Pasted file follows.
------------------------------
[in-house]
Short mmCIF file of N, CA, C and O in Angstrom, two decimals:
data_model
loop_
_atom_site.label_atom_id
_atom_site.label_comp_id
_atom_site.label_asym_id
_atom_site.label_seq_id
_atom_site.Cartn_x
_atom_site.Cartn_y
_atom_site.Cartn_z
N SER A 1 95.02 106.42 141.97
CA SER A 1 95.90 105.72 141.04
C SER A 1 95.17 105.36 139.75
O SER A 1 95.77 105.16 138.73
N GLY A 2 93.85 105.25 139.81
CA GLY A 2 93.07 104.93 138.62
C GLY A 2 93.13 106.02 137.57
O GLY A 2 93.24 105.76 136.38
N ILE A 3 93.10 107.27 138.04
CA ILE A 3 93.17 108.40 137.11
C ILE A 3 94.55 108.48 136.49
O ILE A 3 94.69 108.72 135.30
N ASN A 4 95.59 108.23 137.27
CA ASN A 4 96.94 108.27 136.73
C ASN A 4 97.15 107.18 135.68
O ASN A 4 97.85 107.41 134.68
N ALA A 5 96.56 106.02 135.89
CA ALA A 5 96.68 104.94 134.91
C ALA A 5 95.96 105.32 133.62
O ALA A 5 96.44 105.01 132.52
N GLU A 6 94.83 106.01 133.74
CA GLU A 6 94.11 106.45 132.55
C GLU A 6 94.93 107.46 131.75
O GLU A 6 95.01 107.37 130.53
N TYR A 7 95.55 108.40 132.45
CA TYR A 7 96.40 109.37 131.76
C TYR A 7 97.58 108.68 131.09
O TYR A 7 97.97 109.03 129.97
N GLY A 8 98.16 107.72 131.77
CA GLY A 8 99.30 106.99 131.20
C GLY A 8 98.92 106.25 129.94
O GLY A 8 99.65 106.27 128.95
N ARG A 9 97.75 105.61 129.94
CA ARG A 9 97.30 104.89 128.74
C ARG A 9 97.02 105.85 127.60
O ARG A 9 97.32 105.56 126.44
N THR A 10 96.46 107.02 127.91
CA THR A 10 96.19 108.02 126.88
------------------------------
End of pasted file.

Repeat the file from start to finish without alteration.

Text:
[in-house]
Short mmCIF file of N, CA, C and O in Angstrom, two decimals:
data_model
loop_
_atom_site.label_atom_id
_atom_site.label_comp_id
_atom_site.label_asym_id
_atom_site.label_seq_id
_atom_site.Cartn_x
_atom_site.Cartn_y
_atom_site.Cartn_z
N SER A 1 95.02 106.42 141.97
CA SER A 1 95.90 105.72 141.04
C SER A 1 95.17 105.36 139.75
O SER A 1 95.77 105.16 138.73
N GLY A 2 93.85 105.25 139.81
CA GLY A 2 93.07 104.93 138.62
C GLY A 2 93.13 106.02 137.57
O GLY A 2 93.24 105.76 136.38
N ILE A 3 93.10 107.27 138.04
CA ILE A 3 93.17 108.40 137.11
C ILE A 3 94.55 108.48 136.49
O ILE A 3 94.69 108.72 135.30
N ASN A 4 95.59 108.23 137.27
CA ASN A 4 96.94 108.27 136.73
C ASN A 4 97.15 107.18 135.68
O ASN A 4 97.85 107.41 134.68
N ALA A 5 96.56 106.02 135.89
CA ALA A 5 96.68 104.94 134.91
C ALA A 5 95.96 105.32 133.62
O ALA A 5 96.44 105.01 132.52
N GLU A 6 94.83 106.01 133.74
CA GLU A 6 94.11 106.45 132.55
C GLU A 6 94.93 107.46 131.75
O GLU A 6 95.01 107.37 130.53
N TYR A 7 95.55 108.40 132.45
CA TYR A 7 96.40 109.37 131.76
C TYR A 7 97.58 108.68 131.09
O TYR A 7 97.97 109.03 129.97
N GLY A 8 98.16 107.72 131.77
CA GLY A 8 99.30 106.99 131.20
C GLY A 8 98.92 106.25 129.94
O GLY A 8 99.65 106.27 128.95
N ARG A 9 97.75 105.61 129.94
CA ARG A 9 97.30 104.89 128.74
C ARG A 9 97.02 105.85 127.60
O ARG A 9 97.32 105.56 126.44
N THR A 10 96.46 107.02 127.91
CA THR A 10 96.19 108.02 126.88